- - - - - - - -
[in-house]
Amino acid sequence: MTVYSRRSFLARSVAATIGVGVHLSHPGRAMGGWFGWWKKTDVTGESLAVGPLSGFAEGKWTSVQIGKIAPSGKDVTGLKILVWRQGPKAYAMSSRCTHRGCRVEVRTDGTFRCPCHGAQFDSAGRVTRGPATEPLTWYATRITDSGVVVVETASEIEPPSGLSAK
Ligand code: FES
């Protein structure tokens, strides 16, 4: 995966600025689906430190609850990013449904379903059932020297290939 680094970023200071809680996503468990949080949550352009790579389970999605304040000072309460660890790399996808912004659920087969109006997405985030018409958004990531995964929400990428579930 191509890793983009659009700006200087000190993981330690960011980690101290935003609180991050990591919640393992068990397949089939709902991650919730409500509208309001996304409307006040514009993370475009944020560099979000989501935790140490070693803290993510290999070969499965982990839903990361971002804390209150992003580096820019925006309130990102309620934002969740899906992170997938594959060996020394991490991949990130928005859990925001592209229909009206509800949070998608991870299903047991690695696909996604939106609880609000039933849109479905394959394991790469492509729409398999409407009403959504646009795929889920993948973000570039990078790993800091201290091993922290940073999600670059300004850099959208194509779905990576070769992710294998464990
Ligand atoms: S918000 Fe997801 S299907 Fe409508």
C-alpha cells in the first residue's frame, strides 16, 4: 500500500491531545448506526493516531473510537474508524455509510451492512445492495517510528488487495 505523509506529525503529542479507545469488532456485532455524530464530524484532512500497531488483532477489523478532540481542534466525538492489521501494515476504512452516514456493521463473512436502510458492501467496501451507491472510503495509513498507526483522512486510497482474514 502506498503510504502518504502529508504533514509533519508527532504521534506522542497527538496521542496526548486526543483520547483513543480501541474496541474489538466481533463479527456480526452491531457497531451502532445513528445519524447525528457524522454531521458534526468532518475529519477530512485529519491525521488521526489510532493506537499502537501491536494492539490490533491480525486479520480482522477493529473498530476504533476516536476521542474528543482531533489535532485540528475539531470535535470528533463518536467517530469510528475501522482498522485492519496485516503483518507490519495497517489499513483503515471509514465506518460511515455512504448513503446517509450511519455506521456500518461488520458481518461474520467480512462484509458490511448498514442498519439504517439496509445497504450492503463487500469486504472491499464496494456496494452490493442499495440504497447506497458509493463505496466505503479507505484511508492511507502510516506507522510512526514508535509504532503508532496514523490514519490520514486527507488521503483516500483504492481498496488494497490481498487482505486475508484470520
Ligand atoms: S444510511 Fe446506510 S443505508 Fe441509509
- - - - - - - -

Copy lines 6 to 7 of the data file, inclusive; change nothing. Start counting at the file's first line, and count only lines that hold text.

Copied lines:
C-alpha cells in the first residue's frame, strides 16, 4: 500500500491531545448506526493516531473510537474508524455509510451492512445492495517510528488487495 505523509506529525503529542479507545469488532456485532455524530464530524484532512500497531488483532477489523478532540481542534466525538492489521501494515476504512452516514456493521463473512436502510458492501467496501451507491472510503495509513498507526483522512486510497482474514 502506498503510504502518504502529508504533514509533519508527532504521534506522542497527538496521542496526548486526543483520547483513543480501541474496541474489538466481533463479527456480526452491531457497531451502532445513528445519524447525528457524522454531521458534526468532518475529519477530512485529519491525521488521526489510532493506537499502537501491536494492539490490533491480525486479520480482522477493529473498530476504533476516536476521542474528543482531533489535532485540528475539531470535535470528533463518536467517530469510528475501522482498522485492519496485516503483518507490519495497517489499513483503515471509514465506518460511515455512504448513503446517509450511519455506521456500518461488520458481518461474520467480512462484509458490511448498514442498519439504517439496509445497504450492503463487500469486504472491499464496494456496494452490493442499495440504497447506497458509493463505496466505503479507505484511508492511507502510516506507522510512526514508535509504532503508532496514523490514519490520514486527507488521503483516500483504492481498496488494497490481498487482505486475508484470520
Ligand atoms: S444510511 Fe446506510 S443505508 Fe441509509